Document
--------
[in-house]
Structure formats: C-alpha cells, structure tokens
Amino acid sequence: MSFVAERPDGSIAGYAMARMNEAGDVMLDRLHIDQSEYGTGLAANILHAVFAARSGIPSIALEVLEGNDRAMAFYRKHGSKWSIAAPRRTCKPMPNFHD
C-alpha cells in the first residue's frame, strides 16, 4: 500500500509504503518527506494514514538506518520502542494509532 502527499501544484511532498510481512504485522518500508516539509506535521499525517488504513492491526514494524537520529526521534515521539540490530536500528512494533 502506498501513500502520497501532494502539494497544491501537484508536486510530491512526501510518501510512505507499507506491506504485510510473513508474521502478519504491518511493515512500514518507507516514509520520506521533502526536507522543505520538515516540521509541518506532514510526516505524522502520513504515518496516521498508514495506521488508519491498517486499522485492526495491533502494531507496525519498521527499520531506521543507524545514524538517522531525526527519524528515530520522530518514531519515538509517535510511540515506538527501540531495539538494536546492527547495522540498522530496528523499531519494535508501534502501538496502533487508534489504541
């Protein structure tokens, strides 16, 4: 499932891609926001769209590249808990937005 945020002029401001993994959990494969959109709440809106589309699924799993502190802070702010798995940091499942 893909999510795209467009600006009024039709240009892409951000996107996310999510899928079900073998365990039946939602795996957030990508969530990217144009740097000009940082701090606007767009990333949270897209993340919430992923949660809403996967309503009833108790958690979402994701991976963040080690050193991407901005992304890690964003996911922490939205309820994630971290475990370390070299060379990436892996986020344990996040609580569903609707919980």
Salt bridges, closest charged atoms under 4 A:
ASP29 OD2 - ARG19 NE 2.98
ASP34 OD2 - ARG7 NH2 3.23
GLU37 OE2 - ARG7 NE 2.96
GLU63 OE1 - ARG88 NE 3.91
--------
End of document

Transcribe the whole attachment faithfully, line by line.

[in-house]
Structure formats: C-alpha cells, structure tokens
Amino acid sequence: MSFVAERPDGSIAGYAMARMNEAGDVMLDRLHIDQSEYGTGLAANILHAVFAARSGIPSIALEVLEGNDRAMAFYRKHGSKWSIAAPRRTCKPMPNFHD
C-alpha cells in the first residue's frame, strides 16, 4: 500500500509504503518527506494514514538506518520502542494509532 502527499501544484511532498510481512504485522518500508516539509506535521499525517488504513492491526514494524537520529526521534515521539540490530536500528512494533 502506498501513500502520497501532494502539494497544491501537484508536486510530491512526501510518501510512505507499507506491506504485510510473513508474521502478519504491518511493515512500514518507507516514509520520506521533502526536507522543505520538515516540521509541518506532514510526516505524522502520513504515518496516521498508514495506521488508519491498517486499522485492526495491533502494531507496525519498521527499520531506521543507524545514524538517522531525526527519524528515530520522530518514531519515538509517535510511540515506538527501540531495539538494536546492527547495522540498522530496528523499531519494535508501534502501538496502533487508534489504541
């Protein structure tokens, strides 16, 4: 499932891609926001769209590249808990937005 945020002029401001993994959990494969959109709440809106589309699924799993502190802070702010798995940091499942 893909999510795209467009600006009024039709240009892409951000996107996310999510899928079900073998365990039946939602795996957030990508969530990217144009740097000009940082701090606007767009990333949270897209993340919430992923949660809403996967309503009833108790958690979402994701991976963040080690050193991407901005992304890690964003996911922490939205309820994630971290475990370390070299060379990436892996986020344990996040609580569903609707919980």
Salt bridges, closest charged atoms under 4 A:
ASP29 OD2 - ARG19 NE 2.98
ASP34 OD2 - ARG7 NH2 3.23
GLU37 OE2 - ARG7 NE 2.96
GLU63 OE1 - ARG88 NE 3.91